The study was undertaken at the Wolfson Labs, in the Faculty of Engineering with support from bioengineer Professor Donal McNally, also of the University of Nottingham.

The research is reported in the journal Vet Record.

Source:  Nottingham Trent University

Beyond Izzy’s pram (managing dogs through to old age) Part 9 – medications

Today, I’m talking about medications and their role in your dog’s care.  Medications are the 7th rung of our ladder…

Arthritis management diagram - the ladder

Medications are prescribed by your veterinarian after they have examined your dog and are confident on the match between the medication and your dog’s conditions.  For dogs with multiple health problems, it’s incredibly important to use the same veterinarian or to declare all medications you are using with every vet to ensure there are no adverse drug interactions.

As with healthcare for people, we now have more drugs than ever to support and treat health conditions in our dogs. Although we have been talking a lot in this series about arthritis, aging dogs often develop other health conditions.  These include things like urinary incontinence and kidney disease, as examples.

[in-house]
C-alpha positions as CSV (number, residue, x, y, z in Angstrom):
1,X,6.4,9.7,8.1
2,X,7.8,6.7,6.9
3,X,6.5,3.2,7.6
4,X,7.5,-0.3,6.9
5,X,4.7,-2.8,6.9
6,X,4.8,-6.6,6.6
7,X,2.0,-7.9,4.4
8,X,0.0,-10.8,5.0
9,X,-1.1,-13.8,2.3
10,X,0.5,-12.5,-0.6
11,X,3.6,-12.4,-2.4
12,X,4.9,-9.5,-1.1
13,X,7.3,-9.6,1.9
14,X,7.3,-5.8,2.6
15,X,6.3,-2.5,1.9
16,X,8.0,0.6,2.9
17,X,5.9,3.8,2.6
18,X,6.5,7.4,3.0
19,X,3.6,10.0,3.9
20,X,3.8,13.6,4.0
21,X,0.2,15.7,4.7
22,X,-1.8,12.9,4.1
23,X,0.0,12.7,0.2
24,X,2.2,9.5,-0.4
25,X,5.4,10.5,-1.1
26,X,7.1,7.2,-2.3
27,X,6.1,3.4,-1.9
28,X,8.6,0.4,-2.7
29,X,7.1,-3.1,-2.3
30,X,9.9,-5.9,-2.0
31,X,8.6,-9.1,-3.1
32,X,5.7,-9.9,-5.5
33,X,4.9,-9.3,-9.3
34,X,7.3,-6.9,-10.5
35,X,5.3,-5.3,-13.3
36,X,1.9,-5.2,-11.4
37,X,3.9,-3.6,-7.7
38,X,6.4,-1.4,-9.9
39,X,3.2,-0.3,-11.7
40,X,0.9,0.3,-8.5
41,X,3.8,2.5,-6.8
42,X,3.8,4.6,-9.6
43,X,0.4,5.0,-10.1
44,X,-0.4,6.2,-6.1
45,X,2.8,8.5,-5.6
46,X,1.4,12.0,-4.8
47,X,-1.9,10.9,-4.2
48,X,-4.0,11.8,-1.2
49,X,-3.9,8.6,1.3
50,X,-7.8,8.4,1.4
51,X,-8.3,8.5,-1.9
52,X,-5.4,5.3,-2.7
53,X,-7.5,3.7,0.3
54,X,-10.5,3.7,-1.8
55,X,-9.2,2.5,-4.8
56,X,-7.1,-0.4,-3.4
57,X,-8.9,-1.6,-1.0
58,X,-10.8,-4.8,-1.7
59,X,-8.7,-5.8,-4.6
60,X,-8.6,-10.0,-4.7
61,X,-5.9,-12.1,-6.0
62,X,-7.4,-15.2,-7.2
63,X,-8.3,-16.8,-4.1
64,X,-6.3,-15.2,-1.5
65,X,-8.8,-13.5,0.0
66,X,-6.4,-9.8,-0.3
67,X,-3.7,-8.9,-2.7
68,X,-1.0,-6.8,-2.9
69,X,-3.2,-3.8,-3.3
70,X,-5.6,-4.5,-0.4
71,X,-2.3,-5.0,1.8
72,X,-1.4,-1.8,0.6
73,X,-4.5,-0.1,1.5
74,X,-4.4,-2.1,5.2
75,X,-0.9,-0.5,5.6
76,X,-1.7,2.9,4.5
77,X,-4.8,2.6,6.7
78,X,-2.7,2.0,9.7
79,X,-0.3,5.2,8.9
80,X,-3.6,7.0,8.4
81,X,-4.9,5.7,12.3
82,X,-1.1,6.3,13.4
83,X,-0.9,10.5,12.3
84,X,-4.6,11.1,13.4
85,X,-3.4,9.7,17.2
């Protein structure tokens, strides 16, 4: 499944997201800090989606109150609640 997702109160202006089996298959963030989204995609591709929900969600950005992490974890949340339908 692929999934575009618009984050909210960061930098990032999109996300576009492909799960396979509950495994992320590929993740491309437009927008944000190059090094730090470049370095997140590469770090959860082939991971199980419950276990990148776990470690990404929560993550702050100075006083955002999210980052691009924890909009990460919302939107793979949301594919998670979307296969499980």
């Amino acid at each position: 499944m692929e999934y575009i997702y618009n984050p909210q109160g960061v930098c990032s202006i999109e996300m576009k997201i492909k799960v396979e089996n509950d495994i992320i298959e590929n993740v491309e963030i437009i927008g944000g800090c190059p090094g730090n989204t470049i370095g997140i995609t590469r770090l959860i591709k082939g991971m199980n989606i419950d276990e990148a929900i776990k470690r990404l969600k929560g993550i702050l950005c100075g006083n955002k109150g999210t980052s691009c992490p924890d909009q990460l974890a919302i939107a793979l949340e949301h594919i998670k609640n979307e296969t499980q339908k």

My English Pointer, Daisy, took Propalin syrup for many years because of urinary incontinence (she would leak urine, usually while asleep).  Thanks to the liquid form of the medication, I was able to gradually get her to the lowest effective dose – and that’s something I really liked because I didn’t want her to be over-medicated.

Words of advice #1:  Always ask if your dog’s medication comes in a liquid form.  Many pet parents struggle to give their dog a pill, whereas liquid is often easier to put over food or down the throat.  And, as noted above, with a liquid medication you have greater ability to adjust dosages than with pill formats.